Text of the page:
Today’s higher medical costs are thus a function of increased usage by those with insurance, as well as the erosion of the dollar’s value over the years. It also reflects the disconnect between patient and payer. When something feels like it’s free (or very cheap), we tend to use it more liberally. The litigiousness of our society also plays its part in driving costs up because medical malpractice lawsuits increase doctors’ malpractice insurance costs, further impacting the fees they charge. But the big problem with our old insurance system lay in its patchwork nature because of the gaps and unevenness in available coverage. These things, combined with the very laudable desire to ensure every American equal access to basic medical care, led the administration and the Democrats in the last Congress to pass a “reform” bill that tripled national spending going forward while imposing onerous regulatory and fee burdens on medical providers and employers.
Recently Congressman Anthony Weiner argued in this paper that repeal of Obamacare would be “frightening.” Flagging some of the bill’s “popular reforms,” he made the case that these would be lost. The ability to carry our children on our family coverage until they reach 26, for instance, could go. (But why did the last Congress stop at 26 instead of 27 or 31 or even 45?) Or what about mandated coverage of pre-existing conditions? On Weiner’s view, loss of the more than 2000 page law (and the many thousands more pages of anticipated regulations in the fine print) ensure loss of even such relatively simple “popular” reforms. bamacare, the Congressman also reminded us, fills the “donut hole” which former President Bush’s Medicare drug entitlement (granting seniors a drug benefit not previously available) had created.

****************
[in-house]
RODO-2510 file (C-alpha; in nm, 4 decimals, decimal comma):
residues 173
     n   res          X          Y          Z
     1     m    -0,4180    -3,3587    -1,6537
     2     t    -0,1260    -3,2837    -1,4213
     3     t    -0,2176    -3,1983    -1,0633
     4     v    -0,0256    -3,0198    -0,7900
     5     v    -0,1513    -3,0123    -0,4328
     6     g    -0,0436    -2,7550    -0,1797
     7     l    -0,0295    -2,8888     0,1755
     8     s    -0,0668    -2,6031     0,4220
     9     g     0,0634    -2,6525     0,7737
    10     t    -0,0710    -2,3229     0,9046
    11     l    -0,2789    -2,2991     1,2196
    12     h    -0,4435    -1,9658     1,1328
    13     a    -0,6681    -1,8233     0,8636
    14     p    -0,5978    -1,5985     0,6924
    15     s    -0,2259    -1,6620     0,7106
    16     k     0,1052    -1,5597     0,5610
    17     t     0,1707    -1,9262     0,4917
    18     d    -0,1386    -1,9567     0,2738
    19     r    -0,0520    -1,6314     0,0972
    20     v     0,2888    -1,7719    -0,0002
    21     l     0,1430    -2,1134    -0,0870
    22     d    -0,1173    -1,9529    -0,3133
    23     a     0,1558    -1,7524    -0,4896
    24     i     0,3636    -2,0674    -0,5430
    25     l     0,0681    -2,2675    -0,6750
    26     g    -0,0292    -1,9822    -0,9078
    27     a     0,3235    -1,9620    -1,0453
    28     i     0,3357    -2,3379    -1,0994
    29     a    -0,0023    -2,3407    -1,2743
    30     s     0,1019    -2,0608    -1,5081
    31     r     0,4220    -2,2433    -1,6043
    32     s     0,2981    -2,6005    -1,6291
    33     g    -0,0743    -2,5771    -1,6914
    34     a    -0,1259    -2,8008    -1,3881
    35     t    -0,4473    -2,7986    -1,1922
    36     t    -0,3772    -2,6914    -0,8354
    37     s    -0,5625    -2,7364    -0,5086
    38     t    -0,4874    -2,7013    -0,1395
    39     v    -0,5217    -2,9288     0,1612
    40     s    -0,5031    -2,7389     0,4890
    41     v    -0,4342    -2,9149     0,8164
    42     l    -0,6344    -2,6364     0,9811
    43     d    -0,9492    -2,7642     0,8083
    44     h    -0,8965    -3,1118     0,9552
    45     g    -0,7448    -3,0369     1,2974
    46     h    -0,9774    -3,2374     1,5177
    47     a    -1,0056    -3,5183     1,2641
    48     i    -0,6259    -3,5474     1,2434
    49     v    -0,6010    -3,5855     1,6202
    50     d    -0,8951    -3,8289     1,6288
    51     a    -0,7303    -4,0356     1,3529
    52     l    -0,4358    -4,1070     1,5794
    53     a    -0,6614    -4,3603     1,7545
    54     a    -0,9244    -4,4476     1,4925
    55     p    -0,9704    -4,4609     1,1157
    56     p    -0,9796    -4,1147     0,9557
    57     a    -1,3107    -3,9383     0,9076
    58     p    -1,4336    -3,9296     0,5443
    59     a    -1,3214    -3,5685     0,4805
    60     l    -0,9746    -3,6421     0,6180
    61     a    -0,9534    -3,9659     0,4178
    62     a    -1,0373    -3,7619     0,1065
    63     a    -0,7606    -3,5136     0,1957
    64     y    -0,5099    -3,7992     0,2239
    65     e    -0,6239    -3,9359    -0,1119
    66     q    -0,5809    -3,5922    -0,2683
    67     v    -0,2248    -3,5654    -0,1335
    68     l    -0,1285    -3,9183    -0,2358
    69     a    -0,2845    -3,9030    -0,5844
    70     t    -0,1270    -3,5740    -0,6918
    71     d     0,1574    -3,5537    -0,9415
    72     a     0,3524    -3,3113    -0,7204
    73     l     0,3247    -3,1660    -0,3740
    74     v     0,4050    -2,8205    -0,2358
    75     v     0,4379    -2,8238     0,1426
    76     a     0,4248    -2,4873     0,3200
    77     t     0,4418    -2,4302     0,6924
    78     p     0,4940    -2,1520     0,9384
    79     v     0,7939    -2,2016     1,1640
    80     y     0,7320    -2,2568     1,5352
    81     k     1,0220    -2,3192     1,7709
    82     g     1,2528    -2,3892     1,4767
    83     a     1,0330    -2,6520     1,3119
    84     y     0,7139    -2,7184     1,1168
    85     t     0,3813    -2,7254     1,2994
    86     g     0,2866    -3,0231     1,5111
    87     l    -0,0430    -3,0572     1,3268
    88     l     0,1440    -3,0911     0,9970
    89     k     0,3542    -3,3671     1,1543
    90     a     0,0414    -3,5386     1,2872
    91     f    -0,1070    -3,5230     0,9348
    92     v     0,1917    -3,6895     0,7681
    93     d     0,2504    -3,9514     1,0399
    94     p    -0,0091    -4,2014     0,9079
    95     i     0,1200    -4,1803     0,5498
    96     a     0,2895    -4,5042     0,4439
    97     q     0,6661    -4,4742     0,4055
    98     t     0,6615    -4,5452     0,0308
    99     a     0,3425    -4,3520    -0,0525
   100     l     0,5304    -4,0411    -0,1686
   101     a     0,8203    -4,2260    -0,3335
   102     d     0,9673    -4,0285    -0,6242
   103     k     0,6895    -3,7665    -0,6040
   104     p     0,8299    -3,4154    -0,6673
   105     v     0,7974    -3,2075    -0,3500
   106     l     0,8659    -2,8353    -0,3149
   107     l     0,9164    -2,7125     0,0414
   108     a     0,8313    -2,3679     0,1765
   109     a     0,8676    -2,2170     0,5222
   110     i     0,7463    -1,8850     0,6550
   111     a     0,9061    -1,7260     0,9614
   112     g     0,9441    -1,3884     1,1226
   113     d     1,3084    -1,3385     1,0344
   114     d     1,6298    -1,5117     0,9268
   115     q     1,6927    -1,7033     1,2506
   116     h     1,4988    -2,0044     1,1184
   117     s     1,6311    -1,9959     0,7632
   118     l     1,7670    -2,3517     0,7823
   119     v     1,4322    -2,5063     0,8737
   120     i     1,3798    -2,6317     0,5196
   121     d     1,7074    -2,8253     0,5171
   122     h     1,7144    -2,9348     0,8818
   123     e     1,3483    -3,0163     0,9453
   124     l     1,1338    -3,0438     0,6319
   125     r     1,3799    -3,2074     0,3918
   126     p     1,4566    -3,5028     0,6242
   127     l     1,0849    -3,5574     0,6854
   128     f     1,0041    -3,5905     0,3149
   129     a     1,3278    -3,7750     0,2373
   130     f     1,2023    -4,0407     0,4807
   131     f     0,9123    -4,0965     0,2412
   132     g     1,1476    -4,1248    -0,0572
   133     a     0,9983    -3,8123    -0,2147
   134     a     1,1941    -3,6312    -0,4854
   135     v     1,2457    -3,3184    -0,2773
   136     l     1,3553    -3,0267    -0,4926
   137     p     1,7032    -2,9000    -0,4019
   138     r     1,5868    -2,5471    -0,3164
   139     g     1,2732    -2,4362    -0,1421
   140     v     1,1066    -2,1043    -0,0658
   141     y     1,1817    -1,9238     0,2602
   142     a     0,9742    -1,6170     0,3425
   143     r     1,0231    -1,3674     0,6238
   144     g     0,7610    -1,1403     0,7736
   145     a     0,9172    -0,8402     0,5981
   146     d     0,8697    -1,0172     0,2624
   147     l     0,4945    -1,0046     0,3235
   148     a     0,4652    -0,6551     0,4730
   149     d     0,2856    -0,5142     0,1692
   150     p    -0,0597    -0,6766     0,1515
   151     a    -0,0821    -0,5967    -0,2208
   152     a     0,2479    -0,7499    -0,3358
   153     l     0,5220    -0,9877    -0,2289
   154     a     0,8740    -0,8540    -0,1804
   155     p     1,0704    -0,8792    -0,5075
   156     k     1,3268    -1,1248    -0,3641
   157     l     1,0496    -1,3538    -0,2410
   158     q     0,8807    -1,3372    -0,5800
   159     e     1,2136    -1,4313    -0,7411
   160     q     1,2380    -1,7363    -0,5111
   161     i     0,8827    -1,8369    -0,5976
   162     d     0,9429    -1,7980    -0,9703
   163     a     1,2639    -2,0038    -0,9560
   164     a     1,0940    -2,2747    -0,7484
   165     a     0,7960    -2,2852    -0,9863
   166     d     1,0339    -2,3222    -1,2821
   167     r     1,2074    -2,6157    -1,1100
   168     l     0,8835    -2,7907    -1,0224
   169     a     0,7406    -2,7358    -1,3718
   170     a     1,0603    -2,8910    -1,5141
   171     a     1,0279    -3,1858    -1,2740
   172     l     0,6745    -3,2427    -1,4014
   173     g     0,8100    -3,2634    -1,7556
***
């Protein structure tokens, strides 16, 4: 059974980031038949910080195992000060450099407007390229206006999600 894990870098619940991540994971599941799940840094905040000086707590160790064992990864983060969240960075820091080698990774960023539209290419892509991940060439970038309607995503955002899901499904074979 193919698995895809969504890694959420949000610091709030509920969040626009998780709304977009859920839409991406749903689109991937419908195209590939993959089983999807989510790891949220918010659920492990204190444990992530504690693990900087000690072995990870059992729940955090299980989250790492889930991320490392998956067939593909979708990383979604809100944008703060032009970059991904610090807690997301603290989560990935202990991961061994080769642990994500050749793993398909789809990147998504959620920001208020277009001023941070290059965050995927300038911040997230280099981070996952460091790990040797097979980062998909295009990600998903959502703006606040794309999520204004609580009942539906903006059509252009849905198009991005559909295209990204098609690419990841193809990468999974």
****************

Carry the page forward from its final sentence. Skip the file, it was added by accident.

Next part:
What if that were lost, too? Citing the Congressional Budget Office, Weiner went on to argue that Obamacare would actually save Americans $1.3 trillion over twenty years. Eliminating it, he claimed, would therefore increase our growing national debt.
On his view, adding 30 million more people via government funded discounts is actually cost reduction.
Spending more really means spending less!
The election this past November reflected this country’s growing concern with the implications of runaway government spending for our future. Sure we can all agree that it would be great to live in a world where everyone could get everything he or she needed with someone else picking up the tab. But the Democrats’ solution, which relies on higher taxation and shouldering increasingly burdensome debt levels, isn’t cost free, as people like Congressman Weiner would have us believe. It’s just harder to connect the dots.
High taxes choke off economic activity (we saw it firsthand in the seventies) while high debt weakens us in relation to other nations.
And, both are inevitable outcomes when a society cannot rein in its desire for “free” stuff.
A country whose debt is unsustainable cannot speak with authority on the world stage or pay for its critical defense needs – or its future growth. If our economy isn’t growing in a world where others are, then it’s shrinking.
As President Obama seeks to reposition himself for the upcoming presidential race in 2012, he needs to do more than talk the talk of moderation and fiscal conservatism which so many American voters now seem ready to hear. It’s time to take another look at what our runaway entitlement society has already done to this nation – and what it will certainly do going forward, if the errors of the last Congress aren’t fixed now.